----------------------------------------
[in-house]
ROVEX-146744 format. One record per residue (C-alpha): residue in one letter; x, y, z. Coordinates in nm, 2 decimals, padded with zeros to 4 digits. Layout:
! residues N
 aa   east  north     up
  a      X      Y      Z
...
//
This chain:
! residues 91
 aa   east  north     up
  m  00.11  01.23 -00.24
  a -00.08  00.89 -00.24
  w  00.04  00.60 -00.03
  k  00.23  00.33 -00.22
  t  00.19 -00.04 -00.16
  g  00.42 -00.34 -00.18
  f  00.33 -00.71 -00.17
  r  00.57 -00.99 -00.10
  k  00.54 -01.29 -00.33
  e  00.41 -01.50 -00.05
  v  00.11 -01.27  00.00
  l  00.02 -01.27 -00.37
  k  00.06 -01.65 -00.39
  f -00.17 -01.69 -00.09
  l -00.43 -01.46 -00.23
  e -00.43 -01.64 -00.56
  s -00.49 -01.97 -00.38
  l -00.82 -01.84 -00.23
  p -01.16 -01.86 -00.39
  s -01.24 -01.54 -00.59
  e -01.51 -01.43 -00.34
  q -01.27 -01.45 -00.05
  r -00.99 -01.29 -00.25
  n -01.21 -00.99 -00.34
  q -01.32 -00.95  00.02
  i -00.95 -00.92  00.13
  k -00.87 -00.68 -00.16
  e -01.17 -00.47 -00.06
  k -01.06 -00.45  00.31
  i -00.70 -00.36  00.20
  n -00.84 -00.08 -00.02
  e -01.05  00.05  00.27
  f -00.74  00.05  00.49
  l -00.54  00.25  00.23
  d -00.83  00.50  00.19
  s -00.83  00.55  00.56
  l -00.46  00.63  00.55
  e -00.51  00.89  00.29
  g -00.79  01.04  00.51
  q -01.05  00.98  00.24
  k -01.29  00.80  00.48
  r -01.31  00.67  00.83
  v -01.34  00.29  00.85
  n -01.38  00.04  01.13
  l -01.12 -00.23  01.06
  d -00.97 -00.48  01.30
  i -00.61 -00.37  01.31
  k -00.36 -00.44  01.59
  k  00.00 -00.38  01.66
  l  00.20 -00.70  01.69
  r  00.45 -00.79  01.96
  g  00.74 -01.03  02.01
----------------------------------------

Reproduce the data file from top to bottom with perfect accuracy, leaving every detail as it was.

[in-house]
ROVEX-146744 format. One record per residue (C-alpha): residue in one letter; x, y, z. Coordinates in nm, 2 decimals, padded with zeros to 4 digits. Layout:
! residues N
 aa   east  north     up
  a      X      Y      Z
...
//
This chain:
! residues 91
 aa   east  north     up
  m  00.11  01.23 -00.24
  a -00.08  00.89 -00.24
  w  00.04  00.60 -00.03
  k  00.23  00.33 -00.22
  t  00.19 -00.04 -00.16
  g  00.42 -00.34 -00.18
  f  00.33 -00.71 -00.17
  r  00.57 -00.99 -00.10
  k  00.54 -01.29 -00.33
  e  00.41 -01.50 -00.05
  v  00.11 -01.27  00.00
  l  00.02 -01.27 -00.37
  k  00.06 -01.65 -00.39
  f -00.17 -01.69 -00.09
  l -00.43 -01.46 -00.23
  e -00.43 -01.64 -00.56
  s -00.49 -01.97 -00.38
  l -00.82 -01.84 -00.23
  p -01.16 -01.86 -00.39
  s -01.24 -01.54 -00.59
  e -01.51 -01.43 -00.34
  q -01.27 -01.45 -00.05
  r -00.99 -01.29 -00.25
  n -01.21 -00.99 -00.34
  q -01.32 -00.95  00.02
  i -00.95 -00.92  00.13
  k -00.87 -00.68 -00.16
  e -01.17 -00.47 -00.06
  k -01.06 -00.45  00.31
  i -00.70 -00.36  00.20
  n -00.84 -00.08 -00.02
  e -01.05  00.05  00.27
  f -00.74  00.05  00.49
  l -00.54  00.25  00.23
  d -00.83  00.50  00.19
  s -00.83  00.55  00.56
  l -00.46  00.63  00.55
  e -00.51  00.89  00.29
  g -00.79  01.04  00.51
  q -01.05  00.98  00.24
  k -01.29  00.80  00.48
  r -01.31  00.67  00.83
  v -01.34  00.29  00.85
  n -01.38  00.04  01.13
  l -01.12 -00.23  01.06
  d -00.97 -00.48  01.30
  i -00.61 -00.37  01.31
  k -00.36 -00.44  01.59
  k  00.00 -00.38  01.66
  l  00.20 -00.70  01.69
  r  00.45 -00.79  01.96
  g  00.74 -01.03  02.01